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The Cautious Traveller’s Guide to the Wastelands by Sarah Brooks review – a wild journey

The Cautious Traveller’s Guide to the Wastelands by Sarah Brooks review – a wild journey

In a Victorian era that never was, the Wastelands are a vast expanse stretching between China and Russia; a zone of hallucinations and terrors that nevertheless sticks obediently to its boundaries, marked by huge walls of stone. Biologically rich, the Wastelands are empty of humankind, traversed only by a gigantic steam train sealed against possible incursion and staffed by the daring or desperate. Passengers travelling from Beijing to Moscow or vice versa must sign waivers absolving the company in case of injury or death. The only guide to the journey is the title volume, which provides scant comfort since its author, Valentin Rostov, subsequently disappeared in mysterious circumstances.

The cautious reviewer can perhaps classify this novel as a steampunk climate fiction eco-fable, with a dash of romantasy and an anti-capitalist bent. It could just as easily be a young adult novel as one for older readers; a key character, Zhang Weiwei, is a teenage orphan who was born on board and knows no other reality than the ever-lumbering loco. Strange things happen out in the Wastelands, and it’s advisable for passengers, whether in first or third (there is no second class), to keep the shades down, or at the very least avoid looking out of the windows. A sort of fever has been known to afflict travellers, and the staff have tranquiliser darts for that eventuality. Up in the gun turret is a sniper, and the stokers are primed to keep the wheels turning no matter what. Overseeing the journey is the female captain, a largely absent, God-like figure. Much more visible are two black-clad functionaries from the Trans-Siberia Company, always one Chinese, one Russian to obviate bias. Weiwei calls them the Crows.

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The train, a little world in itself, stands for civilisation or modernity, as it strives to keep entropy at bay with technological supremacy, arrogantly sealing itself off from natural processes but also from potential benefits. The company, naturally, is more keen on profit than transparency or ethics. First-class ticket holders form a variety of types: a lively Russian countess heading home with her maid; a snooty naturalist; a languid, foppish Frenchman and his wife; a surly cleric. More mysterious is the young woman travelling under an assumed name. Third-class passengers remain largely undifferentiated.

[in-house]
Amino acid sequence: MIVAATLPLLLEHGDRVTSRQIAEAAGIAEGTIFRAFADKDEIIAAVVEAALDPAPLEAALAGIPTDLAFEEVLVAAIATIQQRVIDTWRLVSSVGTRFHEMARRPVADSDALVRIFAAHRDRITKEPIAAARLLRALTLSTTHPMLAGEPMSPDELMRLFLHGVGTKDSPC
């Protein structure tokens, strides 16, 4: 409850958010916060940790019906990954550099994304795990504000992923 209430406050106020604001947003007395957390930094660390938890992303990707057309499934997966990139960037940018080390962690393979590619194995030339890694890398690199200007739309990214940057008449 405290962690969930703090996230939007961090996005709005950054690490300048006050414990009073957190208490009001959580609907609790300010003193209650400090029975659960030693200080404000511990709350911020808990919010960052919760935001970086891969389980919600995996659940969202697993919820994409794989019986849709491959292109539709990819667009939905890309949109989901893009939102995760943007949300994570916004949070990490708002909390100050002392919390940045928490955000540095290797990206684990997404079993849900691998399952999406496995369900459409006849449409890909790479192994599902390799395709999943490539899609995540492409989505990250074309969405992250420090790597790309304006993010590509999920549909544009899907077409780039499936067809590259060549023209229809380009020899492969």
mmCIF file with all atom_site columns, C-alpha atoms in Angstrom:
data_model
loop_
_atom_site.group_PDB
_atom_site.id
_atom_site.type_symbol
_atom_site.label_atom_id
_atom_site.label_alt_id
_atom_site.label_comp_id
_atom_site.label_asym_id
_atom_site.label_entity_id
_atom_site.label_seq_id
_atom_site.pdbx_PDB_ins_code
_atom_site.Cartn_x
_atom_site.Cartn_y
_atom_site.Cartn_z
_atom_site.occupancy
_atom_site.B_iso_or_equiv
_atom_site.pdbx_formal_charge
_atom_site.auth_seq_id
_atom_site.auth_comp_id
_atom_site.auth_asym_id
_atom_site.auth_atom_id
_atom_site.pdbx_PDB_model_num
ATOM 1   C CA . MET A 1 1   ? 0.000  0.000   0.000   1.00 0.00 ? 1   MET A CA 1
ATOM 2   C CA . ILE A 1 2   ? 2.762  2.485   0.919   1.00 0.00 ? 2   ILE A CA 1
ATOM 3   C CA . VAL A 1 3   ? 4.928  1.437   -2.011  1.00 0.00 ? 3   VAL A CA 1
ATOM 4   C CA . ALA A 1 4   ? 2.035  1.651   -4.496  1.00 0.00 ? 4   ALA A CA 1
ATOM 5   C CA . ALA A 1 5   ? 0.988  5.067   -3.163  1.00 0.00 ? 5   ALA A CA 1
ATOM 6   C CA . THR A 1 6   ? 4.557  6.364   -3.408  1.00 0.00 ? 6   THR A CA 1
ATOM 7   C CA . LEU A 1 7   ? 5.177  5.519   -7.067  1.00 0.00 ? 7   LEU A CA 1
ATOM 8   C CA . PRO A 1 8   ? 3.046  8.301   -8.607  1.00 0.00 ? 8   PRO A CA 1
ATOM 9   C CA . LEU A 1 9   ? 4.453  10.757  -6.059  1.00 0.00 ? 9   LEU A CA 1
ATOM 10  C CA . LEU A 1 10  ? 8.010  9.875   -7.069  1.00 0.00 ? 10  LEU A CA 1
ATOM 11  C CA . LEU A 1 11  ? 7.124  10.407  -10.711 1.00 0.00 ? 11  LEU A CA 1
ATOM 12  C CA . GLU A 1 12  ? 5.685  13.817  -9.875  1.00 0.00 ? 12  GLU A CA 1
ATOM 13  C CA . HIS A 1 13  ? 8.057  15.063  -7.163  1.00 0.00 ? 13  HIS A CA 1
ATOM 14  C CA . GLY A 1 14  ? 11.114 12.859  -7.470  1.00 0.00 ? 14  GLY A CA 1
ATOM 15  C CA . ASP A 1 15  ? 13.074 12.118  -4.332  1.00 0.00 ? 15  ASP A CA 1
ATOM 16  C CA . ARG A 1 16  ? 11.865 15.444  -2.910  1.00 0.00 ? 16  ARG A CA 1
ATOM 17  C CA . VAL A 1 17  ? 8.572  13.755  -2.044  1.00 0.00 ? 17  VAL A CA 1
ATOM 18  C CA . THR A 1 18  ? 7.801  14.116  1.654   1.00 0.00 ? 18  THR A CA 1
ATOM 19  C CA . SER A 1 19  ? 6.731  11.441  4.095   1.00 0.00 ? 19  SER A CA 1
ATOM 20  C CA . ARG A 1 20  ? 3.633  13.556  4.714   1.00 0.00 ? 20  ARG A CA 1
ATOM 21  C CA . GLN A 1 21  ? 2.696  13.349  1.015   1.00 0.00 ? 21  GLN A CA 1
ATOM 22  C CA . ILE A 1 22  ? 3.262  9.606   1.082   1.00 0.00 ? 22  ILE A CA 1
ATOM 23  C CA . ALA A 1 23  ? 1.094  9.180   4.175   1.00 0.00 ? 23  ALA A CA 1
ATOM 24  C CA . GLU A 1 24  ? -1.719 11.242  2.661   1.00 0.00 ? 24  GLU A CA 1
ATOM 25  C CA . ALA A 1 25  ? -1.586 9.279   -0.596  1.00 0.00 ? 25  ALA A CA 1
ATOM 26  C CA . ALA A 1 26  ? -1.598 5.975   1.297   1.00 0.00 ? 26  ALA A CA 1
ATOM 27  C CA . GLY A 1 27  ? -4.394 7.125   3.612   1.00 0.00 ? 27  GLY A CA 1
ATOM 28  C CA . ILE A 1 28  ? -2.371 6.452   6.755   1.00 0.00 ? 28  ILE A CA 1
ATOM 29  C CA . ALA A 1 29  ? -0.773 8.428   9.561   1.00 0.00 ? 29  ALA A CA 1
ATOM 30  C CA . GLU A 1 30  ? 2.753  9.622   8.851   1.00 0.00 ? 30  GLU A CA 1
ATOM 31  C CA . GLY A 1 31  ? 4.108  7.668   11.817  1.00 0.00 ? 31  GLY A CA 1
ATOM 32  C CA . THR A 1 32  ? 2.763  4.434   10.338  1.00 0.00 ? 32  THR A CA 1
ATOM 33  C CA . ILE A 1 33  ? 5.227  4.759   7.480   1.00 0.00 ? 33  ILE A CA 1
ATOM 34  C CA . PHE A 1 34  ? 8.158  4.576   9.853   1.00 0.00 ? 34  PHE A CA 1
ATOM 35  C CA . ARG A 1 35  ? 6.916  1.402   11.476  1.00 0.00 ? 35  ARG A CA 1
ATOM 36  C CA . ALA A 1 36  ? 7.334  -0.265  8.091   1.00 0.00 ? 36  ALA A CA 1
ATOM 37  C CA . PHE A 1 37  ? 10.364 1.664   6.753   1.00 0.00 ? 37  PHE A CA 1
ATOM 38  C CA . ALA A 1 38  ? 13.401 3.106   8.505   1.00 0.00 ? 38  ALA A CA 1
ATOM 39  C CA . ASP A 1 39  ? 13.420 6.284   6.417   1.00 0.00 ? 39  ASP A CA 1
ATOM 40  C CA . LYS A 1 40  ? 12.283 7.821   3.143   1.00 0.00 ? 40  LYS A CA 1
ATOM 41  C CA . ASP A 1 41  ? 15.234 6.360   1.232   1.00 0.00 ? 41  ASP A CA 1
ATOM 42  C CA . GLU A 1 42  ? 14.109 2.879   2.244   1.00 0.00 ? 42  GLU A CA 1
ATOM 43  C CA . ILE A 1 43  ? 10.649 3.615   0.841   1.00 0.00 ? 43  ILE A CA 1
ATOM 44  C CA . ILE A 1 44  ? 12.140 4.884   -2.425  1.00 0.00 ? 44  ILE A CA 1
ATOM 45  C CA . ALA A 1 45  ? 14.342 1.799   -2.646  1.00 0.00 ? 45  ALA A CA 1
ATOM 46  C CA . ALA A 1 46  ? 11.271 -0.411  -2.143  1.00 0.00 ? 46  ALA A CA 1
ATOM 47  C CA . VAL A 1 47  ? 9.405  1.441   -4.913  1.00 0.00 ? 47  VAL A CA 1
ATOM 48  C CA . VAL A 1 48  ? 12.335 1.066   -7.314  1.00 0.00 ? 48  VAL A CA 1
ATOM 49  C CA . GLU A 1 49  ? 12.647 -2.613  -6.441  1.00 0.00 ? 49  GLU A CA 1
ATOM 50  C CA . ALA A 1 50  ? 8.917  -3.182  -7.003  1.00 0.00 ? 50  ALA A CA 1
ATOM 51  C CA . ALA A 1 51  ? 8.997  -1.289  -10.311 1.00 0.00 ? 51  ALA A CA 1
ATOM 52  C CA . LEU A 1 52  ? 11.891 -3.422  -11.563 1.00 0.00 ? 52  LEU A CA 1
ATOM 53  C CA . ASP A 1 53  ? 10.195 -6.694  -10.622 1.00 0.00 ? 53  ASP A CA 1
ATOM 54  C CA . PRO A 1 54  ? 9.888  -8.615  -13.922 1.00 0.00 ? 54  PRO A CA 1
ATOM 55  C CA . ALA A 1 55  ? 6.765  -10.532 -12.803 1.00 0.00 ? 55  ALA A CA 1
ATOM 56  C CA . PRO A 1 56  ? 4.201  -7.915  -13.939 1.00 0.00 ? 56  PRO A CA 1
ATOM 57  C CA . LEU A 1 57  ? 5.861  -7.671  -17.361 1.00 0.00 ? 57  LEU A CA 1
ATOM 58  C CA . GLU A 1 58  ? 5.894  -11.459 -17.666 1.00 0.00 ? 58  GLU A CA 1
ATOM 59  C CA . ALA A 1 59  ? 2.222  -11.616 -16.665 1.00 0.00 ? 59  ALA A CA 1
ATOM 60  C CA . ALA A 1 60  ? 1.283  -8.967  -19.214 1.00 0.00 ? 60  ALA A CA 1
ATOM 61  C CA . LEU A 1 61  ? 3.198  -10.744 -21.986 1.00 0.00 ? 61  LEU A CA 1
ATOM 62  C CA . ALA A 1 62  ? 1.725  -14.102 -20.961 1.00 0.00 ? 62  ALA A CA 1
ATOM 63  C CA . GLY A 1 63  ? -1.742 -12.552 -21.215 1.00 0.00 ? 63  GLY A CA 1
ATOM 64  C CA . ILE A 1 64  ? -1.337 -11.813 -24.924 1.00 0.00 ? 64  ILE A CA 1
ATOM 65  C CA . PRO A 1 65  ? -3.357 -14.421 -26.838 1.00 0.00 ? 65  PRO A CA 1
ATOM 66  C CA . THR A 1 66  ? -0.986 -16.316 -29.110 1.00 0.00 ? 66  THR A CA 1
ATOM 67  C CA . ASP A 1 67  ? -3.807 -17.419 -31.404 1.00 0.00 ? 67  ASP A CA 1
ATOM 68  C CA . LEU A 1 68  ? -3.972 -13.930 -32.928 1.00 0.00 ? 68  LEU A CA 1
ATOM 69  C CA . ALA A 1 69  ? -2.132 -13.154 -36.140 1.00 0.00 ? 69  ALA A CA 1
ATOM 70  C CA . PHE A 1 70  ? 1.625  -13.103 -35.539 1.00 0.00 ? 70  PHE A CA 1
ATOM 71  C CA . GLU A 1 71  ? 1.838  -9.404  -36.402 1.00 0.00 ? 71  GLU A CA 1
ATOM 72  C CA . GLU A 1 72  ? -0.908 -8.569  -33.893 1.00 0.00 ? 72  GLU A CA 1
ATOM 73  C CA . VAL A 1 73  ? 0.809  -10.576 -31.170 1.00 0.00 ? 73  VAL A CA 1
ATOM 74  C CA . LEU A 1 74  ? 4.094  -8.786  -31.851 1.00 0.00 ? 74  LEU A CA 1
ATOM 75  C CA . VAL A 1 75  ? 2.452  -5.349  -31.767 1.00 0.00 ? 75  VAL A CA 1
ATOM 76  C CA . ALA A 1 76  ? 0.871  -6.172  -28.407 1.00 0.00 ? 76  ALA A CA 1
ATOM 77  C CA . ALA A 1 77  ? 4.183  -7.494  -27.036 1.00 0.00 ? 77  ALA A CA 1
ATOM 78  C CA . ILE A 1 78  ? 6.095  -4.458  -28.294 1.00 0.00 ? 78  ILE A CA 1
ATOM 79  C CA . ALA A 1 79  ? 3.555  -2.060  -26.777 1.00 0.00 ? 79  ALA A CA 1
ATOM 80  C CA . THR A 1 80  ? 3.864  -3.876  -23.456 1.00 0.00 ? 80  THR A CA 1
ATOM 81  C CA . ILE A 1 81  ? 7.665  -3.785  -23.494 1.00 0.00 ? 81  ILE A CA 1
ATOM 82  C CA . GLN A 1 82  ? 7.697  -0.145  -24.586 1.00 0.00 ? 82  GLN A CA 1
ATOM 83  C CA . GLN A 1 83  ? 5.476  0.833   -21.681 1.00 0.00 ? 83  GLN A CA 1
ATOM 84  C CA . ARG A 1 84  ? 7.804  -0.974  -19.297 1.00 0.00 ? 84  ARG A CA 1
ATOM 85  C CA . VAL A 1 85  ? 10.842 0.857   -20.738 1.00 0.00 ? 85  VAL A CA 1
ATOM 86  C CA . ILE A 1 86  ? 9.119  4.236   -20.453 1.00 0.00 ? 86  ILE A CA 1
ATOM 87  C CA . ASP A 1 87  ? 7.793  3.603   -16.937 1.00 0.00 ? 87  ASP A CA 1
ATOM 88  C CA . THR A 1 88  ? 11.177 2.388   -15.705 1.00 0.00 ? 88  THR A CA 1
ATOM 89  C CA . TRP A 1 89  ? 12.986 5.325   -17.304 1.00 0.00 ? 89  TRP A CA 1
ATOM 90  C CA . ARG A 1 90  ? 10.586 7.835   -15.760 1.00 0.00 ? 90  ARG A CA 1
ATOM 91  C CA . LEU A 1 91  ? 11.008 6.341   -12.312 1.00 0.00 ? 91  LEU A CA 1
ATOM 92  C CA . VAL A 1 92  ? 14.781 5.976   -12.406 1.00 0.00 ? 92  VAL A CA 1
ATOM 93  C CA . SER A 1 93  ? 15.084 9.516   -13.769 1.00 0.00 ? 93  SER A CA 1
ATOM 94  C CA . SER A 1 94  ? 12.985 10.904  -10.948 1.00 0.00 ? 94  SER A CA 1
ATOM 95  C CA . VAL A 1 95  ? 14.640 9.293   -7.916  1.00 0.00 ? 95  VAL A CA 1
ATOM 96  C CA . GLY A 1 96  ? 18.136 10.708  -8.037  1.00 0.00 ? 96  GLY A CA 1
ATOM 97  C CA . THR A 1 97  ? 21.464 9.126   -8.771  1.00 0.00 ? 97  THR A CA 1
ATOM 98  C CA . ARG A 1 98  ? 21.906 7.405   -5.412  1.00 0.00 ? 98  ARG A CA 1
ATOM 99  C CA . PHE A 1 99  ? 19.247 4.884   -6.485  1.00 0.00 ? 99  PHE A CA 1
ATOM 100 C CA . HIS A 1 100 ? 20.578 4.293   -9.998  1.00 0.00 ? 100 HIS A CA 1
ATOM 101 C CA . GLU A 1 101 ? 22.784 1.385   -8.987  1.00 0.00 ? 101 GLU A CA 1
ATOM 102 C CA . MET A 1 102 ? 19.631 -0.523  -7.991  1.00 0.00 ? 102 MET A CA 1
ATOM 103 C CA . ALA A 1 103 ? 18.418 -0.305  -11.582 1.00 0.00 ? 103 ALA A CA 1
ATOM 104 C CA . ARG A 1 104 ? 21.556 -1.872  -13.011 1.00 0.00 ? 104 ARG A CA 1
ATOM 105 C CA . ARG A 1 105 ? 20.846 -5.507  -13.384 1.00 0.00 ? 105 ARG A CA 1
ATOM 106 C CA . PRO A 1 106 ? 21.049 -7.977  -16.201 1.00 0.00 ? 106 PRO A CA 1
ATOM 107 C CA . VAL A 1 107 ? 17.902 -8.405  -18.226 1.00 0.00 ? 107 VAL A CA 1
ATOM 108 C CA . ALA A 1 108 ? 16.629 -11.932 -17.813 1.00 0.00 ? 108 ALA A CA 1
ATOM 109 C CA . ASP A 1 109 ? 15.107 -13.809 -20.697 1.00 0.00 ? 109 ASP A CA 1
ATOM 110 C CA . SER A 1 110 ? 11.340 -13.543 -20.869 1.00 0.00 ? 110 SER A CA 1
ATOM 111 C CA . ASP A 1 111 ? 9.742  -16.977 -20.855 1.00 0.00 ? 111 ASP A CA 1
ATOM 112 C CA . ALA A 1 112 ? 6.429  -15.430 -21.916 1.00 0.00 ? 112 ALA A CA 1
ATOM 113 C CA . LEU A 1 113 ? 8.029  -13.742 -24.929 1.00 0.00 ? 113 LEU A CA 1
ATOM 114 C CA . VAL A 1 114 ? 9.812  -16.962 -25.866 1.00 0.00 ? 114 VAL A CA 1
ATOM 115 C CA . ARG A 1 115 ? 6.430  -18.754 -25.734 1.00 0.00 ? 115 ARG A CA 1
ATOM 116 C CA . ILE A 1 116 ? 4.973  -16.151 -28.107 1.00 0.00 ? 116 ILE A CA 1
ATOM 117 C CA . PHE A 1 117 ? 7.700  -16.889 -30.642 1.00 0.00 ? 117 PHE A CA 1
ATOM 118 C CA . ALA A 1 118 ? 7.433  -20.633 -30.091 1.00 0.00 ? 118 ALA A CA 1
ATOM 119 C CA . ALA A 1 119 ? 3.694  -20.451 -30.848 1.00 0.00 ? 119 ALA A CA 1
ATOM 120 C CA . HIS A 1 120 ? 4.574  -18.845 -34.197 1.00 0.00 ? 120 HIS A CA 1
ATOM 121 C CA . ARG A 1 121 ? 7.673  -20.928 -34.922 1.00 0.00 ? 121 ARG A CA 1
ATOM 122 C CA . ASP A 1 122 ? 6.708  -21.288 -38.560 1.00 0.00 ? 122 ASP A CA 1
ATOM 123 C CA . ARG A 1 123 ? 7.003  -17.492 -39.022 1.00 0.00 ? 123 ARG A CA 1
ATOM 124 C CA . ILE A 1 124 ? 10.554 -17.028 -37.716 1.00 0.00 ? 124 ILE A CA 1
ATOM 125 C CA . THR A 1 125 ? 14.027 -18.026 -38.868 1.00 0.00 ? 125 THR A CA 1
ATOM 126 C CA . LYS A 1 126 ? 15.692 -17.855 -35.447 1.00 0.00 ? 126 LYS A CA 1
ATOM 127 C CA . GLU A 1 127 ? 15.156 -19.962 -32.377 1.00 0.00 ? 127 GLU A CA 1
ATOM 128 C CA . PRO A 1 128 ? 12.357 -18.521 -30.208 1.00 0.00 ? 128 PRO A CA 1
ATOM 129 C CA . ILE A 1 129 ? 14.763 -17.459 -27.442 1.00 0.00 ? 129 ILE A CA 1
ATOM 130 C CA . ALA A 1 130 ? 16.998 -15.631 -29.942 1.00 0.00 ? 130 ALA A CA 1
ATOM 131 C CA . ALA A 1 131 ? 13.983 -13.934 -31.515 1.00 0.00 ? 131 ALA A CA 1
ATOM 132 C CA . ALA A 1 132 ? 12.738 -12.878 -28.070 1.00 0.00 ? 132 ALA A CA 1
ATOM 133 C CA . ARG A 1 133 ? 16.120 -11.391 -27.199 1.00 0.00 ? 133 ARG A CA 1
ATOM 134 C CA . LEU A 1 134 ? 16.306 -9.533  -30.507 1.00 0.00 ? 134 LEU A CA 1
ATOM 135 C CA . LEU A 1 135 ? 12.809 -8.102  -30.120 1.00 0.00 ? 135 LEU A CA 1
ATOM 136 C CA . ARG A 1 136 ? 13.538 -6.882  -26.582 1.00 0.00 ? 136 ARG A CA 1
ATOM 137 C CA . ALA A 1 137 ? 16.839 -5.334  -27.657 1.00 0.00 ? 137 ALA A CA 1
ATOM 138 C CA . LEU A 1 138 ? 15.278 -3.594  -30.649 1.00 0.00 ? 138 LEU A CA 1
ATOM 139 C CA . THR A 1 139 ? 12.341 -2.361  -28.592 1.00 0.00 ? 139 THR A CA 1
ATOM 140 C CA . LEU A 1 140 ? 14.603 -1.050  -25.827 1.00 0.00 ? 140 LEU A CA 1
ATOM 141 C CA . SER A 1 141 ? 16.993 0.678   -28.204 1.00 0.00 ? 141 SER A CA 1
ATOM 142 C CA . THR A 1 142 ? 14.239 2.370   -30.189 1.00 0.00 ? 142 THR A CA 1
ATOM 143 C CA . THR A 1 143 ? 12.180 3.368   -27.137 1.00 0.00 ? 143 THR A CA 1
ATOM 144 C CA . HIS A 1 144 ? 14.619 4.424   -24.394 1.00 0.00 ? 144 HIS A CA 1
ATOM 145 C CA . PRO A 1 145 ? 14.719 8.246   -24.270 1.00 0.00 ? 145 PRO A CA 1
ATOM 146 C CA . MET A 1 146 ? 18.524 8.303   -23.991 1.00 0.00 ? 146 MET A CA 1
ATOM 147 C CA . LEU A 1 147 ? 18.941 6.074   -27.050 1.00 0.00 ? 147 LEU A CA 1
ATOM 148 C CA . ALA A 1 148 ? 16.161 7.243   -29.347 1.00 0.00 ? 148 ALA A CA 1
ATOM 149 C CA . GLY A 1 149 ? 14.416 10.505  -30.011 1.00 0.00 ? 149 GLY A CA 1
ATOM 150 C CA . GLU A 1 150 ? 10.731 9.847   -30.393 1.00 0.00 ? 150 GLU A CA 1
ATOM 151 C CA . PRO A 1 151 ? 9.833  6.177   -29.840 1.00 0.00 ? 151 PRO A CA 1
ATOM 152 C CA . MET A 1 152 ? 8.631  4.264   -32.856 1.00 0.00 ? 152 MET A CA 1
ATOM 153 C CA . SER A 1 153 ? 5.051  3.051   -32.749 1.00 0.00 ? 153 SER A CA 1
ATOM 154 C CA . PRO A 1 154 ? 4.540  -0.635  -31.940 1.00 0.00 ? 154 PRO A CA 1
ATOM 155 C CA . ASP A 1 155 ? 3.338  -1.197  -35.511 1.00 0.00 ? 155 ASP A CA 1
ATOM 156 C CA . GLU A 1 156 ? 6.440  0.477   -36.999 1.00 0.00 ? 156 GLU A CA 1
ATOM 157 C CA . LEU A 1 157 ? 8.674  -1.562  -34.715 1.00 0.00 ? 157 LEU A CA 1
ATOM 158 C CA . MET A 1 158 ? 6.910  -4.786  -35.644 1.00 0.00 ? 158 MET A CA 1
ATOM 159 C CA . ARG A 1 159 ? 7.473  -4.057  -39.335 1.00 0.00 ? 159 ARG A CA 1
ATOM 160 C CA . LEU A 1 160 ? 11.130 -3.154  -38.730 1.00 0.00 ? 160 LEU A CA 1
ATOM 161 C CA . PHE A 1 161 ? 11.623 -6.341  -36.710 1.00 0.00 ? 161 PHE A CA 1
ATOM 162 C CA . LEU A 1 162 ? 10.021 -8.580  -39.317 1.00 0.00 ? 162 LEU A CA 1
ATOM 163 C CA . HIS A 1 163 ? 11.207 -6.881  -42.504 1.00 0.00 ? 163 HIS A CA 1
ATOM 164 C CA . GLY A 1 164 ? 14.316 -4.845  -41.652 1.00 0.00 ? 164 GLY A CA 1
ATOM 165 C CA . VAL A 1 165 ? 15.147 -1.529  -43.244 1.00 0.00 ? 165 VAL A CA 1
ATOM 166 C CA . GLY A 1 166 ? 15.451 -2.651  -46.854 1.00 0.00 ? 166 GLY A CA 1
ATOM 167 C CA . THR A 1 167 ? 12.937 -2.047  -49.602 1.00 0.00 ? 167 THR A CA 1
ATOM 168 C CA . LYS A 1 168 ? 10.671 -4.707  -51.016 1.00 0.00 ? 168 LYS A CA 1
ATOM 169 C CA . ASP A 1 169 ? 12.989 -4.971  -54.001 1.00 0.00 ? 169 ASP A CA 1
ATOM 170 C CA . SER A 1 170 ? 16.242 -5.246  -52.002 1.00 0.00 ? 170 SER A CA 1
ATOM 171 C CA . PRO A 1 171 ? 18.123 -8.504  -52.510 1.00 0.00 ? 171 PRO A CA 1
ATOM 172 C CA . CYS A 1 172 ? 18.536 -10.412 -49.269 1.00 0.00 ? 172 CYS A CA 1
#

Only Weiwei passes smoothly between classes, running errands, all eyes and ears. Everyone is uneasily aware that the last passage ended in catastrophe; the reinforced window glass failed. Whatever each passenger’s purpose in embarking on the voyage, within days the train is in serious trouble, losing power and diverted on to a disused line in search of water. Henry Grey, the naturalist, seizes his chance to disembark to collect samples, an activity portrayed as a form of theft, though he sees it as a quest both scientific and spiritual; the Wastelands are a new Eden, and he believes he has spotted its Eve. Though Grey’s actions risk the entire enterprise, a shadowy stowaway, detected only by the ever observant Weiwei, may have already invited doom into the panelled carriages.

As the story takes an ever more phantasmagorical turn, Sarah Brooks conjures the sort of CGI imagery you can almost see unfolding on screen; tattoos writhe, vines and veins wriggle, creatures both beautiful and terrifying are glimpsed as the train limps on its way. She almost runs out of ways to describe burgeoning nature rising rampant over puny human concerns. Naturally, the Wastelands are not somewhere to be rushed through but lingered in, even if the cost turns out to be high and the destination unknown. With its light handling of serious themes, this is a vivid and imaginative trip rather than a weighty one. But then inessential journeys are often the most fun.

Source: theguardian.com